A Great Partner — But Maybe Not the Right Solution.
Before anyone fires up the hate mail, this post is NOT about bashing Cal Fire. Quite the contrary. Cal Fire’s business model of providing rapid-response advanced life support (ALS), combined with wild-land fire expertise is a perfect fit for the communities that they serve locally, such as Emerald Hills, La Honda, and some of the remote parts of San Mateo. Their economy of scale, and expertise in covering large remote geographic locations adds significant value that these communities couldn’t provide on their own. They’ve become ubiquitous in the growing communities in the Sierra Foothills.
And make no mistake, Cal Fire and the Belmont-San Carlos Fire Departments already work together on a daily basis. Between multiple engine responses, station coverages, and multi-agency training, these departments must work seamlessly together. In talking with the local firefighters in San Carlos, they have had nothing but positive things to say about the crews that staff the local Cal Fire stations.
But when you examine the focus and core strengths that make Cal Fire a great fit for their current communities and compare them to the unique requirements posed by San Carlos, one has to wonder whether they’re right solution for San Carlos — or, whether San Carlos is a good fit for Cal Fire.
Key Elements Missing?
From a firefighting standpoint, San Carlos differs quite a bit from Emerald Hills and La Honda in several areas. San Carlos has multi-story buildings, blocks of industrial companies, and a heavily traveled freeway to protect — things that are not prevalent in the aforementioned communities. San Carlos is currently staffed with the equipment and personnel (although they could use more of both) to address these unique requirements — but this equipment is missing from the Cal Fire proposal that was submitted to the City of San Carlos.
If you recall, the City Manager of San Carlos is touting a savings of $1.2M-$2M annually by outsourcing fire service in San Carlos to Cal Fire. Cal Fire’s proposed solution is to staff two stations with single, ALS engines (much like the one you currently see at the top of this post.) But there are two key services that San Carlos requires that are not accounted for in this proposal:
- Hazardous Materials (HazMat).
- Ladder Truck support (pictured at right)
Station 13 in San Carlos is currently the HazMat center for San Mateo County. HazMat support is critical for San Carlos and its neighboring communities. Let’s not forget that much of the area between El Camino and Industrial Road is packed with auto paint shops and other industrial ventures that use some pretty noxious chemicals.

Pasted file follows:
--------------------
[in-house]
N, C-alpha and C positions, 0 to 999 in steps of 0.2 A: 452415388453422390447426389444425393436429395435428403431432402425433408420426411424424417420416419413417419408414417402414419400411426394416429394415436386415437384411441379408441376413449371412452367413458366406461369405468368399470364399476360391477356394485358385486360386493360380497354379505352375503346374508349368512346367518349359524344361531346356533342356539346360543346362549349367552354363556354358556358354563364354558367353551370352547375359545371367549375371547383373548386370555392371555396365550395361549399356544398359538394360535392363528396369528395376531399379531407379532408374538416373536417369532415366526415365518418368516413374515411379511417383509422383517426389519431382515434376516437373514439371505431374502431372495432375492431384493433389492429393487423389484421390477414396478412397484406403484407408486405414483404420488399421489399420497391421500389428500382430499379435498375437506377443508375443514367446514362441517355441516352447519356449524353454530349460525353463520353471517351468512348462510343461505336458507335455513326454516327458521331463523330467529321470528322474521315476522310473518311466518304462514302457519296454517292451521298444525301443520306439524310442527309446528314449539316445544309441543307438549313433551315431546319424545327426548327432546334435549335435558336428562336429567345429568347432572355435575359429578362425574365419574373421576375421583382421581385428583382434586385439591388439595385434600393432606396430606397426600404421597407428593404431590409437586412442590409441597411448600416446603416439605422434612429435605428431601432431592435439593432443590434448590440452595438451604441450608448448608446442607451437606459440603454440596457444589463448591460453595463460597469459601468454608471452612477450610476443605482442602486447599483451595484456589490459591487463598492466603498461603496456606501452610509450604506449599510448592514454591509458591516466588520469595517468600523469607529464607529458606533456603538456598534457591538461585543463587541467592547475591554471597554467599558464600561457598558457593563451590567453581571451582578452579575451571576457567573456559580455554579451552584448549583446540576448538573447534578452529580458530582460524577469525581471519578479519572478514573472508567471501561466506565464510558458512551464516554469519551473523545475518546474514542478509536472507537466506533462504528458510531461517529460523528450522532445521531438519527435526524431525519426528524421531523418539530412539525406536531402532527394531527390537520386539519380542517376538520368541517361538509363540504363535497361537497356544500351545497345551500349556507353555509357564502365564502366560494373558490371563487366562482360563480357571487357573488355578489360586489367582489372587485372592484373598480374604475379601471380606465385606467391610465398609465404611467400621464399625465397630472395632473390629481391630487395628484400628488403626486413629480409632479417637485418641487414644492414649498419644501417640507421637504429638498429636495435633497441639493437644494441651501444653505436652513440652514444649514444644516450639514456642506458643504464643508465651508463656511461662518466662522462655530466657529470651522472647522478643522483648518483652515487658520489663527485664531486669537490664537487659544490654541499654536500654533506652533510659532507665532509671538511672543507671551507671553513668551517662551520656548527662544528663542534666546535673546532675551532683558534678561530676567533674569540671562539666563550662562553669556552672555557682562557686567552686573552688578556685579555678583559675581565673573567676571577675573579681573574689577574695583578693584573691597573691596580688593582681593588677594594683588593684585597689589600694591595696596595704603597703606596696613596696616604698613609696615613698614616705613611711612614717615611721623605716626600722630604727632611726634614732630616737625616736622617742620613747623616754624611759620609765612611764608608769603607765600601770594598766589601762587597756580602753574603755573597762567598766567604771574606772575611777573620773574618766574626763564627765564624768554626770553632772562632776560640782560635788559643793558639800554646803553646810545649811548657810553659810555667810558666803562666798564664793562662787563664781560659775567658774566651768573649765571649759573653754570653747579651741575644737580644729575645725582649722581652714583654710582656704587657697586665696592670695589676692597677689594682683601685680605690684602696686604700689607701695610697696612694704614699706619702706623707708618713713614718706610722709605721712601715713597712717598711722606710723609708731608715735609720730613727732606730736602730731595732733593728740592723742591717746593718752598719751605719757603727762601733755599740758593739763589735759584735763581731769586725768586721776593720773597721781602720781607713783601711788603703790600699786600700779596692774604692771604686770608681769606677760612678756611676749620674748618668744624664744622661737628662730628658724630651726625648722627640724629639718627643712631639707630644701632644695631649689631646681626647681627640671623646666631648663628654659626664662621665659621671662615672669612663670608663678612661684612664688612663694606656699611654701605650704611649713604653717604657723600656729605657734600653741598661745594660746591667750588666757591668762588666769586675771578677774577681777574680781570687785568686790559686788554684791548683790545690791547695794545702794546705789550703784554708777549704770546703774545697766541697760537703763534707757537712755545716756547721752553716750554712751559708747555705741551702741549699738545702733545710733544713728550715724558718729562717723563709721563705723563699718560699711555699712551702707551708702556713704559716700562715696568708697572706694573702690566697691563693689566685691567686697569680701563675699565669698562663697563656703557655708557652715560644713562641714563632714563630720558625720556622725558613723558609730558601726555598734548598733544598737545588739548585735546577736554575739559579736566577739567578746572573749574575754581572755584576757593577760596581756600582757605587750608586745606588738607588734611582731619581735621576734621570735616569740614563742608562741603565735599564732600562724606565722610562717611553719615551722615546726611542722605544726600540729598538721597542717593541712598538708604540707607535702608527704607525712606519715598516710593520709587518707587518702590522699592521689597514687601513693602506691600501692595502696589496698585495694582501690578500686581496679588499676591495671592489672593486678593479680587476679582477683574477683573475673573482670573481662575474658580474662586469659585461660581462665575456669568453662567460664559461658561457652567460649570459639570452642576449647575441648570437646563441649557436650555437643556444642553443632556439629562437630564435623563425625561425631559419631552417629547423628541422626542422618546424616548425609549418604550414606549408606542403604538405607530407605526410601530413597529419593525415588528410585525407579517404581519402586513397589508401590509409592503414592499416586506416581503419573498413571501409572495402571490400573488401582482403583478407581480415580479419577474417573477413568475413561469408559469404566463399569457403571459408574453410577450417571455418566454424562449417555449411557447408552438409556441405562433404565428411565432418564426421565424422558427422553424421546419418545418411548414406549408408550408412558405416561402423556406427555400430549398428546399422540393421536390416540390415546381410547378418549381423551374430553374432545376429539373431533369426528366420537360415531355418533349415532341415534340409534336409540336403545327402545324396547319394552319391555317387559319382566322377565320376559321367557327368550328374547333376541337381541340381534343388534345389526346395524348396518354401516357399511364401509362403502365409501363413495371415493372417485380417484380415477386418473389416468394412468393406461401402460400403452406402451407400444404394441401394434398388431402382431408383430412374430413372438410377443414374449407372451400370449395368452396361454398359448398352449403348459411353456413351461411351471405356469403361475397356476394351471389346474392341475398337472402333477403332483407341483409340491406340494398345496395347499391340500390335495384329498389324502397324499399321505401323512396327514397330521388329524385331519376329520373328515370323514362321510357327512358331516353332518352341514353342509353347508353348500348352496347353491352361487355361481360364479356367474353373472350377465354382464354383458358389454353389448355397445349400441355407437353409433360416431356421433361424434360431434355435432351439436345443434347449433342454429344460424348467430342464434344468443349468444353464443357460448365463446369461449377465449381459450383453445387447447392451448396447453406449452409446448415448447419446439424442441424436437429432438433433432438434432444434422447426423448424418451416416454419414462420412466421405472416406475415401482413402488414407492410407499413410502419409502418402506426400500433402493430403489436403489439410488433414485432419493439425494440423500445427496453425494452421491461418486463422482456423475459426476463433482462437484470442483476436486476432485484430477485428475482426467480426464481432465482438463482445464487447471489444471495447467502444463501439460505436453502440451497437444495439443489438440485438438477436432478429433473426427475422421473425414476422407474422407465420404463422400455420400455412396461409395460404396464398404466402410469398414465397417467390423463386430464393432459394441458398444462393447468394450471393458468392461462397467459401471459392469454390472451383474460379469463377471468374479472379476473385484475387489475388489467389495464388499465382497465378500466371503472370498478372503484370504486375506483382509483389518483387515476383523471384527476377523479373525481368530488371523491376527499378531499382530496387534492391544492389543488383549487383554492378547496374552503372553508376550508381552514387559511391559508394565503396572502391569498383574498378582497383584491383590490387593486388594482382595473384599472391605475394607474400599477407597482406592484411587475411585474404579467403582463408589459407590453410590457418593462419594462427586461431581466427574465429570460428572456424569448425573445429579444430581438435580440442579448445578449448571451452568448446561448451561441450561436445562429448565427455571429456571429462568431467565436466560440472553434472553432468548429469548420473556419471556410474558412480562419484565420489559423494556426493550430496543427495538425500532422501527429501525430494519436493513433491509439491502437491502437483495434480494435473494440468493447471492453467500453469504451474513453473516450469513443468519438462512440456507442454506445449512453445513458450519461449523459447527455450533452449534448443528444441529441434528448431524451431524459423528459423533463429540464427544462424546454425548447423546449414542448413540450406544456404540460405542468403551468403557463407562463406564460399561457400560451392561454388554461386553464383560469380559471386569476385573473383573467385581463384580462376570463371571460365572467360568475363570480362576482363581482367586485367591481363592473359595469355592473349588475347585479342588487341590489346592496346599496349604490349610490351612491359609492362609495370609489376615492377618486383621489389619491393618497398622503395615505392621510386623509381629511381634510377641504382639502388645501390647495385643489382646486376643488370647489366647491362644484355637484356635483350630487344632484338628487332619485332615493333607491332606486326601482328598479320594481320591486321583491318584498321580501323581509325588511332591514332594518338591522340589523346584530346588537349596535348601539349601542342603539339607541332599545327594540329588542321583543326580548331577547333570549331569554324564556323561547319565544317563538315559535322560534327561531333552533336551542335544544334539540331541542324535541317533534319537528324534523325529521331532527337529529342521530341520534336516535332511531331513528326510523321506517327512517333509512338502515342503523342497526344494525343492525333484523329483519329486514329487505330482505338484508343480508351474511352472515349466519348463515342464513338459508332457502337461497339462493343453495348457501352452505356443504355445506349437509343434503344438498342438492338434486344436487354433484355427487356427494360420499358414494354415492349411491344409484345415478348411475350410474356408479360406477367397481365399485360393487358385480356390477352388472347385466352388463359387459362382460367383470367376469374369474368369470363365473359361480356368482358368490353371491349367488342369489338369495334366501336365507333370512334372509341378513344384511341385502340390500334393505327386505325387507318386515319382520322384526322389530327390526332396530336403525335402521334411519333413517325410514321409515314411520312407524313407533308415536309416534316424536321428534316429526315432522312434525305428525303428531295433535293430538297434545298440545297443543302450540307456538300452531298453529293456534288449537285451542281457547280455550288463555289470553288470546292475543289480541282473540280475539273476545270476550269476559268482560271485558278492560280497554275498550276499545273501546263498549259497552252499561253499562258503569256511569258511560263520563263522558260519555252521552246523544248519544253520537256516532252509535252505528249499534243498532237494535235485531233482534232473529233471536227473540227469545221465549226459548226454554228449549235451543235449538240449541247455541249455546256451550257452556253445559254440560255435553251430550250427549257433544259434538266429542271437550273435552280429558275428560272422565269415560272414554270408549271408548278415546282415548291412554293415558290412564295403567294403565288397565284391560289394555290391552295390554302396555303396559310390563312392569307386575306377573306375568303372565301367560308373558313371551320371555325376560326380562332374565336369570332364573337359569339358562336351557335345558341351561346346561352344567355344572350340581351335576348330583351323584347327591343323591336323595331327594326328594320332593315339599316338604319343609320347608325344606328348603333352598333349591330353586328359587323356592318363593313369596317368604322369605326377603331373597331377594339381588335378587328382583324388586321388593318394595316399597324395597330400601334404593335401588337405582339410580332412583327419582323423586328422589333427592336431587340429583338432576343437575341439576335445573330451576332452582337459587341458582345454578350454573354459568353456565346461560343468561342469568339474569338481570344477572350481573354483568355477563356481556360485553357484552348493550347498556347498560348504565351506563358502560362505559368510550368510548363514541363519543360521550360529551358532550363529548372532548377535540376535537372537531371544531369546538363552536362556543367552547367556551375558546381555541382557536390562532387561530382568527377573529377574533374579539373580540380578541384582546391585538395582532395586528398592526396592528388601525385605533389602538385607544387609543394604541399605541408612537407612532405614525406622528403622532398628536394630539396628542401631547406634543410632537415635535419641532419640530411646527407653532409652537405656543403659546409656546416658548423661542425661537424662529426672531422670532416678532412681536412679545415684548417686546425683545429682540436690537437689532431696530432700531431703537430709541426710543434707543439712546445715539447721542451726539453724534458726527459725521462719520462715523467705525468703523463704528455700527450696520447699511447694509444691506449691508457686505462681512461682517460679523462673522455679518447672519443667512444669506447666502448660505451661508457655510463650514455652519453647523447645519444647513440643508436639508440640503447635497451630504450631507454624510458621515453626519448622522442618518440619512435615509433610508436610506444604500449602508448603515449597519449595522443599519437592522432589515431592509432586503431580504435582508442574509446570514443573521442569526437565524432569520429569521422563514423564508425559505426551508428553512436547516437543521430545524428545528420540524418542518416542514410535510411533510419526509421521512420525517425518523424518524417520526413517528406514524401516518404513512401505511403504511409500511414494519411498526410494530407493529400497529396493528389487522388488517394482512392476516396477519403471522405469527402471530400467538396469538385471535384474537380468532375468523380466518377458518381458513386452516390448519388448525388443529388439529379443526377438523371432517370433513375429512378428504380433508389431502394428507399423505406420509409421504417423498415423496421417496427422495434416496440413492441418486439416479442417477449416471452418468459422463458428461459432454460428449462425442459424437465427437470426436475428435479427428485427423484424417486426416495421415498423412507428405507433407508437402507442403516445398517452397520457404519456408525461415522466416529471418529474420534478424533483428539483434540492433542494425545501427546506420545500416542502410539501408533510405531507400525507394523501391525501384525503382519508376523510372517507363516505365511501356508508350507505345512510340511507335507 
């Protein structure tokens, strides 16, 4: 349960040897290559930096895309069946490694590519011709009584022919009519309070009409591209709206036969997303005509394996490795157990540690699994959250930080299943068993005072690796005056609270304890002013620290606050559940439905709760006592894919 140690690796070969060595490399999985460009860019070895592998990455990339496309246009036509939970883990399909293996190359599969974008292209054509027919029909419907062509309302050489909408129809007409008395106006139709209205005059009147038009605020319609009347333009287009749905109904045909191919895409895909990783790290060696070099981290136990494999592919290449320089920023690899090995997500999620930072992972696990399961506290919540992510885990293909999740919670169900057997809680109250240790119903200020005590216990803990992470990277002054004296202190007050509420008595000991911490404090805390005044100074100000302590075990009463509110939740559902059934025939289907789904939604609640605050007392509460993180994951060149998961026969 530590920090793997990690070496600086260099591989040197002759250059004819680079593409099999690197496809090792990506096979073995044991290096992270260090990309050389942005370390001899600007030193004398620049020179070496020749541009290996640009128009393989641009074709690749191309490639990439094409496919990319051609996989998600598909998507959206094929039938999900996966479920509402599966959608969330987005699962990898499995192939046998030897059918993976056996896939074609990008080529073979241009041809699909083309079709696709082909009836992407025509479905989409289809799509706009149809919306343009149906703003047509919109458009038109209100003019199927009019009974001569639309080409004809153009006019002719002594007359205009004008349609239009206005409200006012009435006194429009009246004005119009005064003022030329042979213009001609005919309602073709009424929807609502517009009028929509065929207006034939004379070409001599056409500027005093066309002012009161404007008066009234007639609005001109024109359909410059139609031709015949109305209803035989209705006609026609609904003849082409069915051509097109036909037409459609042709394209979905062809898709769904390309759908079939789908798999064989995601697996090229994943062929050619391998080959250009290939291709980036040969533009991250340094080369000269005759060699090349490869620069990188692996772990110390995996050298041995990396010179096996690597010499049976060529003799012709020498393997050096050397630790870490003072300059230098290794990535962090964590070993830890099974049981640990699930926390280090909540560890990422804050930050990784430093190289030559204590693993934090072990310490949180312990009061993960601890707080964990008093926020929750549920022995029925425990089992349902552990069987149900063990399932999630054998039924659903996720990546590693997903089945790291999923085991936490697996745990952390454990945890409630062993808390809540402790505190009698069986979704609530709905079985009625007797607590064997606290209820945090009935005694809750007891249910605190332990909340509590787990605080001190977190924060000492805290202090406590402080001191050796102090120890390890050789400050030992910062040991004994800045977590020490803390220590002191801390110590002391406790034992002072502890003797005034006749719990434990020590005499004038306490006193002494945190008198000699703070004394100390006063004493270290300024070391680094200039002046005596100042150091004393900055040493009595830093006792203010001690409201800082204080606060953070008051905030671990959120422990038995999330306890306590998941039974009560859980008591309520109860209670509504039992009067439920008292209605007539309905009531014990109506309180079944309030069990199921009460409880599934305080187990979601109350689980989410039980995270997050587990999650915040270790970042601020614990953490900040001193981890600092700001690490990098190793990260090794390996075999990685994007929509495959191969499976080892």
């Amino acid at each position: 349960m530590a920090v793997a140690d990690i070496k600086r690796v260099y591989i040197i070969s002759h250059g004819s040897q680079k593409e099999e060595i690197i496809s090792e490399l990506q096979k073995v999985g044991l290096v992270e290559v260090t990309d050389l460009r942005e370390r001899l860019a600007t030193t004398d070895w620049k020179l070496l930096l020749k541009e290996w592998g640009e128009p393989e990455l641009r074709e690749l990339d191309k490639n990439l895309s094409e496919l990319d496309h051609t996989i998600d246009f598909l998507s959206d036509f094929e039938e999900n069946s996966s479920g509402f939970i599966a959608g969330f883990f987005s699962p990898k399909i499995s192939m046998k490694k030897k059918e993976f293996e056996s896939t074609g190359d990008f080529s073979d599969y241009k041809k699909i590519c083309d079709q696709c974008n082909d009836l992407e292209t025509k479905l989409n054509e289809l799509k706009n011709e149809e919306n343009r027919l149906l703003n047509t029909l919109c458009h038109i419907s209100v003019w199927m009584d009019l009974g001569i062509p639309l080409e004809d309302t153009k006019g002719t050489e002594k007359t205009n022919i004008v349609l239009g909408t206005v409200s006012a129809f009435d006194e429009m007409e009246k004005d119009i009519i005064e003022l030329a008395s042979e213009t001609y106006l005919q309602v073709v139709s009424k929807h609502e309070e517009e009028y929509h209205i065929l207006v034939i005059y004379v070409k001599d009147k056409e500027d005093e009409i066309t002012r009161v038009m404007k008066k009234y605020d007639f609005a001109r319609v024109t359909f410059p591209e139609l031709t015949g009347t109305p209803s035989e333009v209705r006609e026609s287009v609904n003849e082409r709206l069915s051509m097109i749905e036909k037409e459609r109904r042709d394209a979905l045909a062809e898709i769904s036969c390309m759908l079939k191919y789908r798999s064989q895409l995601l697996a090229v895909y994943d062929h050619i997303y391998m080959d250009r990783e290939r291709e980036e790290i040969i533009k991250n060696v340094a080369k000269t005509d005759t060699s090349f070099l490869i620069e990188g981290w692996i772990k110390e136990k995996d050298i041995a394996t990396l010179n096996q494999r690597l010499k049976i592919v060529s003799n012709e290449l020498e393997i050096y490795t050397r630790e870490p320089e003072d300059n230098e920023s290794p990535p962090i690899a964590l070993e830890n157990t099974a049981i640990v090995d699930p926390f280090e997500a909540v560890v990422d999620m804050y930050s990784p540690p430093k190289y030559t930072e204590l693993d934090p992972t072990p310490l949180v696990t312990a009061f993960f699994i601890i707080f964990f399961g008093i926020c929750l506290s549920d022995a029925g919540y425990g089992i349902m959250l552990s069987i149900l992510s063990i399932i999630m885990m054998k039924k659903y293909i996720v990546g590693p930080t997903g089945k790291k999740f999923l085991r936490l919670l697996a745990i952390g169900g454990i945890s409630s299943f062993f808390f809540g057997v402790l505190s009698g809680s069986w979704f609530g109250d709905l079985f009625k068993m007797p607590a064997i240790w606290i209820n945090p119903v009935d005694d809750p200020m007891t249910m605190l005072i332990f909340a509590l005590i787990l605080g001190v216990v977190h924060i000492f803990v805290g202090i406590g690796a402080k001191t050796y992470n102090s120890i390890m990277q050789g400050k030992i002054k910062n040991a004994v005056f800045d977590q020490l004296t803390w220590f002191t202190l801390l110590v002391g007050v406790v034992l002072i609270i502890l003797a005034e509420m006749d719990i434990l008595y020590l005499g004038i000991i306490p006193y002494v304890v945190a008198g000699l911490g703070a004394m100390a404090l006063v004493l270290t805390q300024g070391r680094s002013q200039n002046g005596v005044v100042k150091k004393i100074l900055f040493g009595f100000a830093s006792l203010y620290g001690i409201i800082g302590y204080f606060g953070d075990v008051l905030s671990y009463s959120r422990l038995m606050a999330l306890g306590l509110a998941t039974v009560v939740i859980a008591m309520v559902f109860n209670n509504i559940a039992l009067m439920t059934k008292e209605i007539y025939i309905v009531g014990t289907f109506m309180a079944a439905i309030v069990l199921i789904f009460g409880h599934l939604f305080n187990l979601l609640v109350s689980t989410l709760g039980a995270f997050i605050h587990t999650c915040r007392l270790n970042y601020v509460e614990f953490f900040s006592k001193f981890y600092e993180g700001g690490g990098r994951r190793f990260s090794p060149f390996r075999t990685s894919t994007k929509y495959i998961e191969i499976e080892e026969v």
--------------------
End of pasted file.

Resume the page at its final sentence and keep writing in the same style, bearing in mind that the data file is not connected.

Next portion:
And with more multi-story developments already built or on the drawing board (1001 Laurel, Transit Village), as well as the increasing number of two-story remodels popping up in San Carlos, what solution is being proposed for high-elevation firefighting and rescue that our ladder truck crew provides? It’s important to note that the current ladder truck also carries the “jaws of life” and other extrication and stabilization equipment that’s needed for critical automobile accidents.
“The Same or Better Service.”
Several council members have already stated on record that outsourcing our public safety only makes sense if we can provide the same or better service at a lower cost to the City, and that’s absolutely the right way to approach a “paradigm shift” such as this. But doesn’t appear from just the cursory analysis above that the service proposed by Cal Fire is either — it’s not the same, let alone better than what we have right now.
It’s probably a safe bet to assume that the $1.2M-$2M savings that is being so aggressively pushed by the City Manager would decrease significantly if these additional services were accounted for in the Cal Fire proposal. In other words, if we’re supposed to “benchmark” the two solutions, shouldn’t it be an apples-to-apples service comparison? As it stands now, it’s like comparing an apple to an onion.
What Does the Future Hold?
The final topic that should be addressed before we proceed much further is the future of this proposed agreement. What is the contingency plan if outsourcing doesn’t work out? What happens if the State of California chooses to re-focus Cal Fire on their core competency of wild-land fire support, and discontinues urban fire support? As Asst City Manager Brian Moura pointed out at last week’s budget meeting, it’s very difficult to turn back once we have gone down the path of outsourcing.
The bottom line is that we need a true price comparison of equivalent services. What we have right now from Cal Fire is a vanilla solution to a much more complex problem.
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